Residential chain link fencing is an ideal way to enclose pets and small children in a yard, while keeping out uninvited creatures. This type of fencing, also known as a cyclone or hurricane fence, is constructed from steel wire which is called “fabric.” If you’re considering installing a chain link fence, here’s what you need to know.
Types of Wires for Residential Chain Link Fencing
There are three primary types of wire materials used for residential chain link fencing:
- Galvanized—Also known as zinc-coated, this type of wire can last 12 years or more without needing any maintenance, making it a popular choice for enclosing residential property. It can be constructed from two different ways: While a GBW fence is galvanized before it’s woven, a GAW is galvanized after it’s woven.
- Stainless steel—Because this is the strongest material, it’s also the most expensive. Stainless steel is highly resistant to alkali and can endure high temperatures and other inclement weather. What’s more, it’s not as likely to break, sag or roll, so it can maintain its shape for a long time. That’s why it’s commonly used for highways, airports and other areas requiring above average performance.
- Aluminum—This material resists corrosion, is lightweight and withstands challenging weather. It has the same coating process that’s done with galvanized wire. Aluminum chain length fences are recommended for school grounds, ranches and other areas of public use.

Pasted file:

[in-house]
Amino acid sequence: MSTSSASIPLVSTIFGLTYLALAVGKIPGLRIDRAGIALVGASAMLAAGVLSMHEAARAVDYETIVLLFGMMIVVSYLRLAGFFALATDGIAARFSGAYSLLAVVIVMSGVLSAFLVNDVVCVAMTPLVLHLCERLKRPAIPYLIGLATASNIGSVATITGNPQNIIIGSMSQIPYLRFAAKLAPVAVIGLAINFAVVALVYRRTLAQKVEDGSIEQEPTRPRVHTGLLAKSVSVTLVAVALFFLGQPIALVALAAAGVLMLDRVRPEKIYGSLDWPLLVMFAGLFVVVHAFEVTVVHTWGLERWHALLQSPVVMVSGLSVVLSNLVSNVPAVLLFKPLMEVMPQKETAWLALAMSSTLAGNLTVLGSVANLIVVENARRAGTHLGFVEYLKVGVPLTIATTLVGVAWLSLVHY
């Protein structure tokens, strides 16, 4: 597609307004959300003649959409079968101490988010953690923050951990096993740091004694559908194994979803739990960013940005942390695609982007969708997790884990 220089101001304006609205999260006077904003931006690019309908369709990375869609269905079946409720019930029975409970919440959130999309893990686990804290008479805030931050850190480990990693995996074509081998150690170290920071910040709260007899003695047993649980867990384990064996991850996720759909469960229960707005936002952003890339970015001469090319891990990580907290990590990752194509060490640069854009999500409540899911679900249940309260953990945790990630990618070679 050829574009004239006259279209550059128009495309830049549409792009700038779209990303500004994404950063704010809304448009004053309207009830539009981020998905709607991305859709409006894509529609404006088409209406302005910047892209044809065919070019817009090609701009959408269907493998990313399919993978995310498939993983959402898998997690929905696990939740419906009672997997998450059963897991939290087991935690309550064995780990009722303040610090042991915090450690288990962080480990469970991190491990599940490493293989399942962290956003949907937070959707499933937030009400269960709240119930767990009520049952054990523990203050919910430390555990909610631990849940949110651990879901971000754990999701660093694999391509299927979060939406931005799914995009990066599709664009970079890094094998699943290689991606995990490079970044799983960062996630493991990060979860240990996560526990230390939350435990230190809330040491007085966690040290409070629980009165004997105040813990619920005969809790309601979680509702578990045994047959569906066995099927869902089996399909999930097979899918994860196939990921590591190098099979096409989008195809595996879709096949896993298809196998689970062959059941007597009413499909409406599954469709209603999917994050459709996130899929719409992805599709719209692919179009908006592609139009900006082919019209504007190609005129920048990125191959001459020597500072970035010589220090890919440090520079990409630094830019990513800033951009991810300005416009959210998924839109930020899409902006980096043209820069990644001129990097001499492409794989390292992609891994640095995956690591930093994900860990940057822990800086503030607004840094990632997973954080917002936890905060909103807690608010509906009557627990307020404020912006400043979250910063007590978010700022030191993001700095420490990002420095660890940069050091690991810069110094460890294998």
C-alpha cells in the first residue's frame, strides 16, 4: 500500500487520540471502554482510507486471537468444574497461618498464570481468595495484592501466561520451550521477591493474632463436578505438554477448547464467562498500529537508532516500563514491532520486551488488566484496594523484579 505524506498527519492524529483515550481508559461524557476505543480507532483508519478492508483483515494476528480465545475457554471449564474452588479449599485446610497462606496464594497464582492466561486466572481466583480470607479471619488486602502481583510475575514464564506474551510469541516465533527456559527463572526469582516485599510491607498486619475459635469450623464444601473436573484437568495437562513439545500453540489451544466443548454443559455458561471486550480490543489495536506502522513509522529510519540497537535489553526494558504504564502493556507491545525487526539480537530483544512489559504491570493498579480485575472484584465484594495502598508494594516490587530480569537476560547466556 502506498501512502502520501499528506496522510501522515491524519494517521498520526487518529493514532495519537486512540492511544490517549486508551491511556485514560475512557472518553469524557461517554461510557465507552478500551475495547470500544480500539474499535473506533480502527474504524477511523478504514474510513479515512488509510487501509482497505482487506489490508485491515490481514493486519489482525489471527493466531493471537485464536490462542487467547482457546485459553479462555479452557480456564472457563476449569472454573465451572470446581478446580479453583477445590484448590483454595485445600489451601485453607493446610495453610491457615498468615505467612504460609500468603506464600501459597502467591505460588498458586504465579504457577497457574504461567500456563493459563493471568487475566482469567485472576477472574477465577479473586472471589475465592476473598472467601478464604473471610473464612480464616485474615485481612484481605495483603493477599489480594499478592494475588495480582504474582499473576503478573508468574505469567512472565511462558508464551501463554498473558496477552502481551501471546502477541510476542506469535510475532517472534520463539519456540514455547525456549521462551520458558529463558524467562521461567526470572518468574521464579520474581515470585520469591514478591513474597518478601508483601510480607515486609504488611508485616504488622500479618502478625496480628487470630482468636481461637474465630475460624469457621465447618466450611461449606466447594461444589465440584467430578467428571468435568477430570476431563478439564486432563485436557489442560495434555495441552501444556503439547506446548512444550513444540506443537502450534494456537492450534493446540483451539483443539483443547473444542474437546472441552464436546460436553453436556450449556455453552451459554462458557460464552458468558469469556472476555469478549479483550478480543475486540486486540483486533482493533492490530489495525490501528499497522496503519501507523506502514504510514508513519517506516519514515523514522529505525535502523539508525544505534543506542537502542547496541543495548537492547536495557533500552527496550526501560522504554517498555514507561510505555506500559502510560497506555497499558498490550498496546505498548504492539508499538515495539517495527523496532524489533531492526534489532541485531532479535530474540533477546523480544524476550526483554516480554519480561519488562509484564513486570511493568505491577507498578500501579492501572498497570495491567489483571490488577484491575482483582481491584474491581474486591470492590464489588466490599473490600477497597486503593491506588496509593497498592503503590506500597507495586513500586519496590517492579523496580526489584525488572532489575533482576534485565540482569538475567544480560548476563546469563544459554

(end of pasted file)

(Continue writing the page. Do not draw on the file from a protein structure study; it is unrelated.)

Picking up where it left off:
Size Considerations for Residential Chain Link Fencing
- Height— Most chain link mesh comes in heights ranging from three to 12 feet and generally comes in 50-foot rolls.
- Gauze size—Gauze sizes range from 13 to 6. The average gauze size is 11. The lower the gauge number, the thicker is the mesh. For example, a size 10-gauze is somewhat thicker than an 11-gauze, while the heaviest and thickest size is a 6-gauze.
- Mesh size—To find the mesh size, measure the diameter of the diagonal interior squares. A typical mesh size is 2”, which means the wire gauge size is 9 or 11. However, if a mesh measures 2.25”, then the gauze is typically 11.5, which is thinner.
Considerations and Warnings for Residential Chain Link Fencing
Usually heavier chain length fence wire is more expensive than higher gauze or thinner wire. However, you don’t want residential chain link fencing that is too light because it’s more vulnerable to damage, meaning you’ll have to replace it prematurely.
Stainless steel wire can be hard to stretch and entails some upkeep.
The grid or mesh size you need depends on the purpose of your fence. The smaller the mesh size, the more durable is your fence as it has more metal. While industrial and high-security fencing requires a tiny mesh size of 0.38 to 0.62 inches, a residential size would be 2.38 inches. A mid-size mesh ranges from 1” to 1.75” and is suited for enclosing recreational centers such as pools and sporting arenas.
If you need help choosing a fence, please let the pros at Long Fence to assist you. Since 1945, they’ve been serving homeowners and commercial establishments with high quality fencing.